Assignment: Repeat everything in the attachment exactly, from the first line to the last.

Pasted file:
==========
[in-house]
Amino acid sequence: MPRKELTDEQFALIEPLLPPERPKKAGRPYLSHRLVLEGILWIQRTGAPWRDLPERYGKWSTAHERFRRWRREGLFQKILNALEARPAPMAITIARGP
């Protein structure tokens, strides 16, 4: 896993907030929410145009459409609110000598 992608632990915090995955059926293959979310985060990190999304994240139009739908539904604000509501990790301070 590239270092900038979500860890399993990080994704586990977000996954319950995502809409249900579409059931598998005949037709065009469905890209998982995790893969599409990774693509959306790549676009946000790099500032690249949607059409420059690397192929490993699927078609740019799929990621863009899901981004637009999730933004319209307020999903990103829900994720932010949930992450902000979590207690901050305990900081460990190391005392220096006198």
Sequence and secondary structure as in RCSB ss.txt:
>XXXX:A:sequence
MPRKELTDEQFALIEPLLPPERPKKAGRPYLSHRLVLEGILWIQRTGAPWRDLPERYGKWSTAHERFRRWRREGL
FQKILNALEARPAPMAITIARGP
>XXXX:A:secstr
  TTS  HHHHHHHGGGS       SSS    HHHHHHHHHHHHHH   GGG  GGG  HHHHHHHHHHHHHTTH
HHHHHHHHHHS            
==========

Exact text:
[in-house]
Amino acid sequence: MPRKELTDEQFALIEPLLPPERPKKAGRPYLSHRLVLEGILWIQRTGAPWRDLPERYGKWSTAHERFRRWRREGLFQKILNALEARPAPMAITIARGP
């Protein structure tokens, strides 16, 4: 896993907030929410145009459409609110000598 992608632990915090995955059926293959979310985060990190999304994240139009739908539904604000509501990790301070 590239270092900038979500860890399993990080994704586990977000996954319950995502809409249900579409059931598998005949037709065009469905890209998982995790893969599409990774693509959306790549676009946000790099500032690249949607059409420059690397192929490993699927078609740019799929990621863009899901981004637009999730933004319209307020999903990103829900994720932010949930992450902000979590207690901050305990900081460990190391005392220096006198």
Sequence and secondary structure as in RCSB ss.txt:
>XXXX:A:sequence
MPRKELTDEQFALIEPLLPPERPKKAGRPYLSHRLVLEGILWIQRTGAPWRDLPERYGKWSTAHERFRRWRREGL
FQKILNALEARPAPMAITIARGP
>XXXX:A:secstr
  TTS  HHHHHHHGGGS       SSS    HHHHHHHHHHHHHH   GGG  GGG  HHHHHHHHHHHHHTTH
HHHHHHHHHHS            